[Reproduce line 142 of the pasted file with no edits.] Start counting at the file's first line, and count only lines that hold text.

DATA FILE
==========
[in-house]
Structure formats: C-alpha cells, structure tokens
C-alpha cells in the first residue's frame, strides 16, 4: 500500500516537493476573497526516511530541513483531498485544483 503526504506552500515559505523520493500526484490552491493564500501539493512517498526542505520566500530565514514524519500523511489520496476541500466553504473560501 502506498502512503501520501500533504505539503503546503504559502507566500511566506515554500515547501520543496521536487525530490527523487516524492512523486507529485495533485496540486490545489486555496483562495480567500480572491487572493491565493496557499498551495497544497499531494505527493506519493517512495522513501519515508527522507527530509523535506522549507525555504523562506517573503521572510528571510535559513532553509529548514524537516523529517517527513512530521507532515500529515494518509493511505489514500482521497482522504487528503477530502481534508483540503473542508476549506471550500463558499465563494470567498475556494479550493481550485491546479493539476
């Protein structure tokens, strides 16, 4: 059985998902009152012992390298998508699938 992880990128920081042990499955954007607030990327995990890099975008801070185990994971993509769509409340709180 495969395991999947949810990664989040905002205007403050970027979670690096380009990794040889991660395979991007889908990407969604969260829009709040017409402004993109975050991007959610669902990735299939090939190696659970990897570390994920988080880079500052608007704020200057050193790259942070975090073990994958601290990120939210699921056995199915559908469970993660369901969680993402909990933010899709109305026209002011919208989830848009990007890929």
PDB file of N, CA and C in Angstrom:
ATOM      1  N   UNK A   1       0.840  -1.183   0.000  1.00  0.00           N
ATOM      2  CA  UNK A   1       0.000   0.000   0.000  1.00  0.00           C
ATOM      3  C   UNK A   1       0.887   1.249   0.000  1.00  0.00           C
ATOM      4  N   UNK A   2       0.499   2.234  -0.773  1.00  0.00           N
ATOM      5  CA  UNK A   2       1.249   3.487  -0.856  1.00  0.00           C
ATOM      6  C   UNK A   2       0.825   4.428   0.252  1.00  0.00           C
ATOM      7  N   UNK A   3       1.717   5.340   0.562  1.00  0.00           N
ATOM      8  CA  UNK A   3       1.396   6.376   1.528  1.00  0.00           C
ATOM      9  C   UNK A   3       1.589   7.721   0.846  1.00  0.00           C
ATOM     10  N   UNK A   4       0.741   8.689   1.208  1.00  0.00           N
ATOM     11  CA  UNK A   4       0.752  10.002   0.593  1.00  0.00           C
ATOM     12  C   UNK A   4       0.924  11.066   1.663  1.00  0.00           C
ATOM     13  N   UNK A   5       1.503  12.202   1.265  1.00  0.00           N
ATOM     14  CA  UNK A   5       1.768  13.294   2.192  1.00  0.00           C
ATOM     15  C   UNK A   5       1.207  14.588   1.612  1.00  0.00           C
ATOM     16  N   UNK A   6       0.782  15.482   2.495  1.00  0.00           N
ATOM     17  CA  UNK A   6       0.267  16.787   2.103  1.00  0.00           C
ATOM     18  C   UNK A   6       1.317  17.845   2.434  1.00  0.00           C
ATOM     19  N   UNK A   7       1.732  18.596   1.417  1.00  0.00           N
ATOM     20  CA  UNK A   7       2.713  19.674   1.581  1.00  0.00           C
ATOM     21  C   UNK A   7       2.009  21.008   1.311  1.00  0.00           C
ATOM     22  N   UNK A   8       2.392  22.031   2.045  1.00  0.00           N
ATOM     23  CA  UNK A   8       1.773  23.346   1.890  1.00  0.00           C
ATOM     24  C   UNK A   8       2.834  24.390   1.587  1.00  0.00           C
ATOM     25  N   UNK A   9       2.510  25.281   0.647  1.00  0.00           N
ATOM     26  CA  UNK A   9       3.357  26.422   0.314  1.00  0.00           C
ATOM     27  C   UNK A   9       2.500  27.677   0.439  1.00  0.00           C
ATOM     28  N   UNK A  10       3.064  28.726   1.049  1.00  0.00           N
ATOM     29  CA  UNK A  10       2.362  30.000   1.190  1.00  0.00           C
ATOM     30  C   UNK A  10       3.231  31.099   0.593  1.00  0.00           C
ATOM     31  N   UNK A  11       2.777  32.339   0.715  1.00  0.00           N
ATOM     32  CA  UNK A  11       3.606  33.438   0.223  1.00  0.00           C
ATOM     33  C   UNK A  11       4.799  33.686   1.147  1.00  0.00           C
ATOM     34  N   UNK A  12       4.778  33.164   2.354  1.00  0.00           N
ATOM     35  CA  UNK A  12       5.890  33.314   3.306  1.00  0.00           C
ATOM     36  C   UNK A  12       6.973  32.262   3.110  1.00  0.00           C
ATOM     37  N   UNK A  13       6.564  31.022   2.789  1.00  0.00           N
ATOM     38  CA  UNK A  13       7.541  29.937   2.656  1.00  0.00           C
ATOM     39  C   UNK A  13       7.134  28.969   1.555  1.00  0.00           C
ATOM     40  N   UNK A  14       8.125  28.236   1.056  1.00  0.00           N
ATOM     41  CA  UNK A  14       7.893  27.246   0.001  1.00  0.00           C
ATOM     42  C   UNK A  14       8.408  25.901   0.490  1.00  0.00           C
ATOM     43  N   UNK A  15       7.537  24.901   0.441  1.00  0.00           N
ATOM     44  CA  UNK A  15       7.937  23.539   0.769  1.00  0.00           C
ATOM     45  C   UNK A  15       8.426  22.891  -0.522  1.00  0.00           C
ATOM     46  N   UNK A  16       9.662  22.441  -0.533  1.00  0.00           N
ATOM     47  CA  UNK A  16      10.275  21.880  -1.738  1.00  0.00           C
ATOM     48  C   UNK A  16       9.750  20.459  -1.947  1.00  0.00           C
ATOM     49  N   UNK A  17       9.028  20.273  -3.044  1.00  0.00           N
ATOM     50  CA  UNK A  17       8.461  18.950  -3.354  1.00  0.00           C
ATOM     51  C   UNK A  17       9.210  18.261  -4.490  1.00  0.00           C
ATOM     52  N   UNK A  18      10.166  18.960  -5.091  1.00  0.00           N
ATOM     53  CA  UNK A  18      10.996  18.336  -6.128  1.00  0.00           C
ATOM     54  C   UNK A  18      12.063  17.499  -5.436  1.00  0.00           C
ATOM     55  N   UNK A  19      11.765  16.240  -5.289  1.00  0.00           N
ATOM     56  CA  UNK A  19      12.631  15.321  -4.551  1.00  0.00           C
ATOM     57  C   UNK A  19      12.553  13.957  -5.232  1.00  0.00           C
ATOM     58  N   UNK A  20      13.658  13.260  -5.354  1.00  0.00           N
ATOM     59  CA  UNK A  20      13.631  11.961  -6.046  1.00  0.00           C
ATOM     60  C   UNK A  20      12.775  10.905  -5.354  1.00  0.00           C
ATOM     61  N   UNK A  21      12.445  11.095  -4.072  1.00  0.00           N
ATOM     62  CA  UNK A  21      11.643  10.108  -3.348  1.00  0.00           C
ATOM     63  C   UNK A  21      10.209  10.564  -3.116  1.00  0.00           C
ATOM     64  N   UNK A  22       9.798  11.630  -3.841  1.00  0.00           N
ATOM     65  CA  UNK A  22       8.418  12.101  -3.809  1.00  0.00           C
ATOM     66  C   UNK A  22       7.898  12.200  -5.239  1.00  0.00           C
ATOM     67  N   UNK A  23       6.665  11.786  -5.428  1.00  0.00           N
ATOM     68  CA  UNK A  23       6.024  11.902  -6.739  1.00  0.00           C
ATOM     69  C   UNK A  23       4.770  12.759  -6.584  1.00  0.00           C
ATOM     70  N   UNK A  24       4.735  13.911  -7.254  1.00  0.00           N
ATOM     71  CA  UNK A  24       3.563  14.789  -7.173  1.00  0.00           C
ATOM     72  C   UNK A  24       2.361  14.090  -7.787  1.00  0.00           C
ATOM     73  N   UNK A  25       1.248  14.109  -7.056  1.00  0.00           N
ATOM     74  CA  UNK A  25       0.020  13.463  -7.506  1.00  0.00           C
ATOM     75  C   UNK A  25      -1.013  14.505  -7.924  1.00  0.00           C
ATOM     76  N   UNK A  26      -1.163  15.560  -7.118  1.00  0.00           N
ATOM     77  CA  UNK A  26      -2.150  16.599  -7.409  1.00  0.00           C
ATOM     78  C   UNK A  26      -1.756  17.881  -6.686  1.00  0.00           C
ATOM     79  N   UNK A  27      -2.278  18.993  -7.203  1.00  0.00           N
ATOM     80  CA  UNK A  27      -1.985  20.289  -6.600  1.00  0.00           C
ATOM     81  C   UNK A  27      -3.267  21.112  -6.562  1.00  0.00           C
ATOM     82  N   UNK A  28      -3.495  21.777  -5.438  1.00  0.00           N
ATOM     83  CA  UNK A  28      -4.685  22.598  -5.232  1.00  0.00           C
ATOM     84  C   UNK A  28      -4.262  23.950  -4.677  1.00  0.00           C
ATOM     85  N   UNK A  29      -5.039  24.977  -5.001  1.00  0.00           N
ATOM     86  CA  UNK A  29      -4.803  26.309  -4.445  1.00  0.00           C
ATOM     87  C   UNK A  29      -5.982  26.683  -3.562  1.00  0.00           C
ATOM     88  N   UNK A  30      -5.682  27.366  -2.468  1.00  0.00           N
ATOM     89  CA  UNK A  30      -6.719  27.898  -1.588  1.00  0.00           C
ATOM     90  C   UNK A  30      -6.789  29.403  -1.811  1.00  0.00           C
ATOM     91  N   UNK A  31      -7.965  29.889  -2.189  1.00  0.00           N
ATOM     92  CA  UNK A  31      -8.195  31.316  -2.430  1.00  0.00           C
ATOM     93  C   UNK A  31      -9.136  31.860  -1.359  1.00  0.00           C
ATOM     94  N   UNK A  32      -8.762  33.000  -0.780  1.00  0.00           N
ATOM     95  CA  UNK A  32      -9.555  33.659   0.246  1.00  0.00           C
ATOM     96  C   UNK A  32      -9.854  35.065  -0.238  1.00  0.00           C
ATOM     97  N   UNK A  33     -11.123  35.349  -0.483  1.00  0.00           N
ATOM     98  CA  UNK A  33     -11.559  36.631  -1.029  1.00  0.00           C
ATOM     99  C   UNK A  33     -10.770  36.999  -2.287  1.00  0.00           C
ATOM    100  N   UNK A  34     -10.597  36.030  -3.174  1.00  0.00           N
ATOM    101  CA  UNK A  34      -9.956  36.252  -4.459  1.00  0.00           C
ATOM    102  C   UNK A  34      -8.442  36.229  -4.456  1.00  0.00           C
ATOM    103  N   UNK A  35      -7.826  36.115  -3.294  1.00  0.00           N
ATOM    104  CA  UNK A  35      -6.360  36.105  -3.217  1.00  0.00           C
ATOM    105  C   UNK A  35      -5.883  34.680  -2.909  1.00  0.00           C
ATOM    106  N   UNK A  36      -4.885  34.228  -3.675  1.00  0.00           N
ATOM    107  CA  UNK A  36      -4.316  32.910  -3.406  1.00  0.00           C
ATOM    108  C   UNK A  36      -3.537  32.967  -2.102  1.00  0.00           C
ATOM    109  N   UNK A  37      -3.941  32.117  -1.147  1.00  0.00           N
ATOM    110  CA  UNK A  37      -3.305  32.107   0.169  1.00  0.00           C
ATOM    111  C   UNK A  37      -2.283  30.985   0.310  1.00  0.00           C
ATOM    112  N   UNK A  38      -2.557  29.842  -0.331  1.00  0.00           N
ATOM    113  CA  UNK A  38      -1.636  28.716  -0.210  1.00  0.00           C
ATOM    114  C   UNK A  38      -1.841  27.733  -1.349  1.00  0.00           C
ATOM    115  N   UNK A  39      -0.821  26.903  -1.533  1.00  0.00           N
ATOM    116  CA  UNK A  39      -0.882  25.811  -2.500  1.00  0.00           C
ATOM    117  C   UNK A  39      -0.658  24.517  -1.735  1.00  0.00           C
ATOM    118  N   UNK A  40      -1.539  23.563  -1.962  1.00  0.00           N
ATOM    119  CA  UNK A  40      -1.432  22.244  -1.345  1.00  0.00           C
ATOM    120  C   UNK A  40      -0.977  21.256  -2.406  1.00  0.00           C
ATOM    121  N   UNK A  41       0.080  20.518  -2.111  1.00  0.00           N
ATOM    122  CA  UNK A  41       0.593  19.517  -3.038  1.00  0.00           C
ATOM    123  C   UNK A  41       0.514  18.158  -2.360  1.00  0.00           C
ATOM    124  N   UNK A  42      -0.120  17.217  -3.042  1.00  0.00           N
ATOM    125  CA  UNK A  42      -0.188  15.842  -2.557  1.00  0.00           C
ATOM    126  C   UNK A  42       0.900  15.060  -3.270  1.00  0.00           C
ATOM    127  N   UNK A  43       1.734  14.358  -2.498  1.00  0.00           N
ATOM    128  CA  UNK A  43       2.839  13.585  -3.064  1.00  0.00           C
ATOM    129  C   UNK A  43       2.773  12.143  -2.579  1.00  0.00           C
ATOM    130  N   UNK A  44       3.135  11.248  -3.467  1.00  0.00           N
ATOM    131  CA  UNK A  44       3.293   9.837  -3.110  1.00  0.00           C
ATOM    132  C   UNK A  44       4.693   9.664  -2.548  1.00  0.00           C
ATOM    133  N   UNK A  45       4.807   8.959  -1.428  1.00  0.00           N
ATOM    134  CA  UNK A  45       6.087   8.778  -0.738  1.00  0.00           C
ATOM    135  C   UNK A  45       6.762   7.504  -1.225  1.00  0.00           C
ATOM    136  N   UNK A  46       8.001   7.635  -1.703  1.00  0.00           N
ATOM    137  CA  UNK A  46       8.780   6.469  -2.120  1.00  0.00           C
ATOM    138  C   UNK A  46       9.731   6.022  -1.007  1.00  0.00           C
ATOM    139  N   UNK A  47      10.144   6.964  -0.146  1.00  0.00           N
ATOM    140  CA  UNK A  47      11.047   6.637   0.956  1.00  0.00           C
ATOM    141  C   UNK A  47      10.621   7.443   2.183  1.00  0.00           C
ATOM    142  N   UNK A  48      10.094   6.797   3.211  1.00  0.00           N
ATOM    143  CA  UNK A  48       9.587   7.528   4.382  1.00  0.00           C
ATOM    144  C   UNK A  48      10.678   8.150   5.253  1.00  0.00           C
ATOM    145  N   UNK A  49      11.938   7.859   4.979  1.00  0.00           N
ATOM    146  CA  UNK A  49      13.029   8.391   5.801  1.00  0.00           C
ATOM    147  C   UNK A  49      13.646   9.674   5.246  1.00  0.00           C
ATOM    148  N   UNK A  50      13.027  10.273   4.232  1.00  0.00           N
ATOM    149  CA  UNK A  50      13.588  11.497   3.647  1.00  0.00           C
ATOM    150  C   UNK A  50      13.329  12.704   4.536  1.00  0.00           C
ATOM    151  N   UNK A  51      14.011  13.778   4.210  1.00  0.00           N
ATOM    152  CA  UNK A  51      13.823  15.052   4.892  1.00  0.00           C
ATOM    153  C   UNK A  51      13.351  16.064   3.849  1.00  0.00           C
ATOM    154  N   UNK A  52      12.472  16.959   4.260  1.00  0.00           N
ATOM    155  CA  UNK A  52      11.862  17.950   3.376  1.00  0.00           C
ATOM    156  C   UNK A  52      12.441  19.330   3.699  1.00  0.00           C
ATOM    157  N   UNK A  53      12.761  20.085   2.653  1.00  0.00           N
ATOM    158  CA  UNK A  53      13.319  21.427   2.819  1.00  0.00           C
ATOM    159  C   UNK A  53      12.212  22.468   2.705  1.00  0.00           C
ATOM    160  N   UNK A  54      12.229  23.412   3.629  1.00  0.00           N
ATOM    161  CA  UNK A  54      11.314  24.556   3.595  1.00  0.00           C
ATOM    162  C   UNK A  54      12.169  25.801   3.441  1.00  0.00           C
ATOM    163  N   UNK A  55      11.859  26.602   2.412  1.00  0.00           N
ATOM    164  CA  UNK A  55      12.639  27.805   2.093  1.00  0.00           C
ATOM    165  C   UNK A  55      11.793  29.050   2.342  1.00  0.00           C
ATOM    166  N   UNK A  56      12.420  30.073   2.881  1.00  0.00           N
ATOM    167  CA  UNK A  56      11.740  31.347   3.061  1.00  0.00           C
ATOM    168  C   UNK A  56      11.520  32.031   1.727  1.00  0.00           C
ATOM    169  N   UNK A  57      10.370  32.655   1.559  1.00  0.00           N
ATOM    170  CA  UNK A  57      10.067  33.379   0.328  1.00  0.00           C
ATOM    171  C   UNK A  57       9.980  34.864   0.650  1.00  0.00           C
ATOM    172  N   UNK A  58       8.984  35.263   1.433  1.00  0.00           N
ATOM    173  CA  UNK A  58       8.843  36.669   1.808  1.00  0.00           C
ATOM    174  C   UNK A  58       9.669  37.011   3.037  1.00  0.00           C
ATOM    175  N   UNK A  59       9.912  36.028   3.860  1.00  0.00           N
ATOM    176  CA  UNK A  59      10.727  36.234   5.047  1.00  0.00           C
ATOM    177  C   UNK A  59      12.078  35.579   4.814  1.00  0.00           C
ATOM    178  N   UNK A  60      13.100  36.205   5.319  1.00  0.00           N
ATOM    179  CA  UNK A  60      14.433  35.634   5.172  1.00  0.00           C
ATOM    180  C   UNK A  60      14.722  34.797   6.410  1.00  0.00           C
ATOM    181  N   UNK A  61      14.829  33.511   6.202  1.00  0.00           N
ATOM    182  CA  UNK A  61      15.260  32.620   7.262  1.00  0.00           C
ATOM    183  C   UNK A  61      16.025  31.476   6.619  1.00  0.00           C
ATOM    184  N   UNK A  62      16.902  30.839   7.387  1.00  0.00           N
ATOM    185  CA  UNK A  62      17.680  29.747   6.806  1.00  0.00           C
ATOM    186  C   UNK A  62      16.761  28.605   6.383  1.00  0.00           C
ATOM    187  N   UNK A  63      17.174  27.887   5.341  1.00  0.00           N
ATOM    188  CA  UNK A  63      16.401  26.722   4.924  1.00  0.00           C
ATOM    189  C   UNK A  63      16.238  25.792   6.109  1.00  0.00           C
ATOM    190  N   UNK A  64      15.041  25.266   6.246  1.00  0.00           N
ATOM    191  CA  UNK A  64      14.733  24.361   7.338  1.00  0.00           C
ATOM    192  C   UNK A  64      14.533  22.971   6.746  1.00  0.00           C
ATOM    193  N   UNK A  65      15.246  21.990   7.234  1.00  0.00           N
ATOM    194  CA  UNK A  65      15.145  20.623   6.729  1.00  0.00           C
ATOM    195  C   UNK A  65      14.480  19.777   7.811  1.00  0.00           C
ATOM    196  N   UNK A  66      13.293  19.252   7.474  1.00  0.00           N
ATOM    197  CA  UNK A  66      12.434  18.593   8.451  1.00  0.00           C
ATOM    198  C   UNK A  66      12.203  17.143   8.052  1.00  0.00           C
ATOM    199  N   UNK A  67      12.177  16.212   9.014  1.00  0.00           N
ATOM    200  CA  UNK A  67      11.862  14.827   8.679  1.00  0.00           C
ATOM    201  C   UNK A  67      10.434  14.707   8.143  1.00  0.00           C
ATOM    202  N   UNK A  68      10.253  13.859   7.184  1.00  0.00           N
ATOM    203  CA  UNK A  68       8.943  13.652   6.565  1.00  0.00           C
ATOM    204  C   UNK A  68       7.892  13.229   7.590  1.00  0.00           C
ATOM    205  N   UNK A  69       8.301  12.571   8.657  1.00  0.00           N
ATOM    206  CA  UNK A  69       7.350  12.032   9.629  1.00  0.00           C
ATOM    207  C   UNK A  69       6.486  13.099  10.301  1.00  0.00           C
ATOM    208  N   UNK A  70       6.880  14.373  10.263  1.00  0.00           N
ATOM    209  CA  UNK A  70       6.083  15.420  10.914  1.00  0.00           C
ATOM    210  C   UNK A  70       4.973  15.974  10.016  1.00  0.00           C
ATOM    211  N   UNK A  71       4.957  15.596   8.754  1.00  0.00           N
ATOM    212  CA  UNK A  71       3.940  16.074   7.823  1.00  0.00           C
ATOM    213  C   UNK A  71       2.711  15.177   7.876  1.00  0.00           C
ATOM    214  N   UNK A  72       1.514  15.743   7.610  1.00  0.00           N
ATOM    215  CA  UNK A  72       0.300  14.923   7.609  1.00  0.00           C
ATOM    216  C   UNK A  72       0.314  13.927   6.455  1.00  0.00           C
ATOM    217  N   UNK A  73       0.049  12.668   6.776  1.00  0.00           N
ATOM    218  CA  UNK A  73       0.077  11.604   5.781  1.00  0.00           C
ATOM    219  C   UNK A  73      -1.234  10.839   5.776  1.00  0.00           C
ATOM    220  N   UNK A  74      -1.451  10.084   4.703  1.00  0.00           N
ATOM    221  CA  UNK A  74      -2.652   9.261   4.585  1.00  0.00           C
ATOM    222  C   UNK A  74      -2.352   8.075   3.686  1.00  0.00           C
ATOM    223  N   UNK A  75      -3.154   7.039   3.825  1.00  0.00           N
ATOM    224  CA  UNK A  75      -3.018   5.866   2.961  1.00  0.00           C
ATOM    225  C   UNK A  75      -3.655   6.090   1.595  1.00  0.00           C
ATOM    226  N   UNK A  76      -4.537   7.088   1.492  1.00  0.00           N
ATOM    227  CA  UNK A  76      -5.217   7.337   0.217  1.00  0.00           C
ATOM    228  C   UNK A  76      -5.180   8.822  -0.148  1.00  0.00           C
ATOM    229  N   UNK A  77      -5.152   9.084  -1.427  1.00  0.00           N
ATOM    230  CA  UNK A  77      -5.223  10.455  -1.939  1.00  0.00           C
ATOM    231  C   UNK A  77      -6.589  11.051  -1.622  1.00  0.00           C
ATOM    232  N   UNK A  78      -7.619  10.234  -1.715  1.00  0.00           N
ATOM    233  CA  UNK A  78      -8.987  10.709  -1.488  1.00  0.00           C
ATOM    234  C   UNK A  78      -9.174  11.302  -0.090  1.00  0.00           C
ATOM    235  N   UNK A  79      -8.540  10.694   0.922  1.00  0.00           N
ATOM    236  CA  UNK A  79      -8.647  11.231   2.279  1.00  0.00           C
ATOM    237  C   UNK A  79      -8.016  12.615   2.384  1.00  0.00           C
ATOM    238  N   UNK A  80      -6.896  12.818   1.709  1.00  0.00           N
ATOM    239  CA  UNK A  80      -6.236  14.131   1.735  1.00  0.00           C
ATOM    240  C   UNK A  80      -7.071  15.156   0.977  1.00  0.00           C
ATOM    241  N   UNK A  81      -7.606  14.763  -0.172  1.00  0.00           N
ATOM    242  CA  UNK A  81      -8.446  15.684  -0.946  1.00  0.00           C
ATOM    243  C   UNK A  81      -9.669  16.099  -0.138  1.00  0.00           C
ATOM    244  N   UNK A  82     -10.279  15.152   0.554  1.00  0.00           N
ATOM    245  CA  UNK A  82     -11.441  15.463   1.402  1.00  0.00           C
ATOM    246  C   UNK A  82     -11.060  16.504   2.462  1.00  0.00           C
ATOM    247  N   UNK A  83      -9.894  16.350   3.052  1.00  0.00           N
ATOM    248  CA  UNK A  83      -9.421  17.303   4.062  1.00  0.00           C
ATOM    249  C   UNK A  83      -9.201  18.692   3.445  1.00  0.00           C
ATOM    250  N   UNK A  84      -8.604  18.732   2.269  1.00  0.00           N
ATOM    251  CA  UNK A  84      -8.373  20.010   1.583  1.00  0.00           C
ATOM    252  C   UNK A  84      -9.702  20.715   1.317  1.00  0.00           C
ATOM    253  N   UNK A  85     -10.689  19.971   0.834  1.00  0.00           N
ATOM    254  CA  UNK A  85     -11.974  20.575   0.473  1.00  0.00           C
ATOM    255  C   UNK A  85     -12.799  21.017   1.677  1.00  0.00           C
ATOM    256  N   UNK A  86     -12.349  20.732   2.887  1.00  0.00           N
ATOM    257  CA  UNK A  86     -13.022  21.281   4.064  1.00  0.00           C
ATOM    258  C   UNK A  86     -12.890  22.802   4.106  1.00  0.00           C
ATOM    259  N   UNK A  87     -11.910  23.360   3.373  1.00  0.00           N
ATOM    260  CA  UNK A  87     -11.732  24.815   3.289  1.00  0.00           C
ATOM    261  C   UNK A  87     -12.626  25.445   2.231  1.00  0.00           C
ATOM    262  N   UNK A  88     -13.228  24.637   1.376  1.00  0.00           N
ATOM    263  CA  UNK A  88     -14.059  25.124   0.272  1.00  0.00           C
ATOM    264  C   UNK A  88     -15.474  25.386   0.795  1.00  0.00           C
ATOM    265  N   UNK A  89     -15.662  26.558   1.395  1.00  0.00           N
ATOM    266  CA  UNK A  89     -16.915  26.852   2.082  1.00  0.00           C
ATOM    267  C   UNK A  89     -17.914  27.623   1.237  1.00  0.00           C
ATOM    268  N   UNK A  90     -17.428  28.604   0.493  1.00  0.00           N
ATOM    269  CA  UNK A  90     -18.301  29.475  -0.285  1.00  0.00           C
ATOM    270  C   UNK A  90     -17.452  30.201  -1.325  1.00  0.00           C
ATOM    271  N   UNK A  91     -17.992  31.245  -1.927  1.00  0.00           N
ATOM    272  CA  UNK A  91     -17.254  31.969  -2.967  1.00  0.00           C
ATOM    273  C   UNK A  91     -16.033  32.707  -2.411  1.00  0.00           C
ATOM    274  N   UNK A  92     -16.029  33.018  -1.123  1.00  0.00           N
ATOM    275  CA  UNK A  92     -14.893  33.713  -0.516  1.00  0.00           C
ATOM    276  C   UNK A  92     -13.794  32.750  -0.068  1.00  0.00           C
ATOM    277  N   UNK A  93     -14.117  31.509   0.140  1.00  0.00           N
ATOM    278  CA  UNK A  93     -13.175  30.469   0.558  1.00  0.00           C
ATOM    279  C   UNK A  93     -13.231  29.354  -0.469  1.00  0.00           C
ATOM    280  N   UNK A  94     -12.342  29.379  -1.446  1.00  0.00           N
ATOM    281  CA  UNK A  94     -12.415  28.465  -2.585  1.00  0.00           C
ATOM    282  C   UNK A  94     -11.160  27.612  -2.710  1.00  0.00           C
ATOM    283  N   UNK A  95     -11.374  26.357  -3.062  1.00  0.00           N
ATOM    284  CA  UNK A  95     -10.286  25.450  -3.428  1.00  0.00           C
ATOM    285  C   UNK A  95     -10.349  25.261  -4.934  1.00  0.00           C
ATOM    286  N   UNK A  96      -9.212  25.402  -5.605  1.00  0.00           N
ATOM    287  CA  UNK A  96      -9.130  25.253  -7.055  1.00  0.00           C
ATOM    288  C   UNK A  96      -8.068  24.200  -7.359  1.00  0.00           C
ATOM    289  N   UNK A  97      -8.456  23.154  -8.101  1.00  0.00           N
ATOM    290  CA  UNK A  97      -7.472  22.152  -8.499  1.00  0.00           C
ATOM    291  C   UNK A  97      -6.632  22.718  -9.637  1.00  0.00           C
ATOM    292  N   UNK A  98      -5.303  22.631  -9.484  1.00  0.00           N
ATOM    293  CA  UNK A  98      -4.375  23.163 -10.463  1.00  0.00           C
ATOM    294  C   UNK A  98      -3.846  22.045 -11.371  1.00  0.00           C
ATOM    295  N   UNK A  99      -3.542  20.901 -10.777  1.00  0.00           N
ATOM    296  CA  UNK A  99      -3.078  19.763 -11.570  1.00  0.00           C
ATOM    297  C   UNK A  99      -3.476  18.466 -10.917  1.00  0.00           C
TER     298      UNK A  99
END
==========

ATOM    137  CA  UNK A  46       8.780   6.469  -2.120  1.00  0.00           C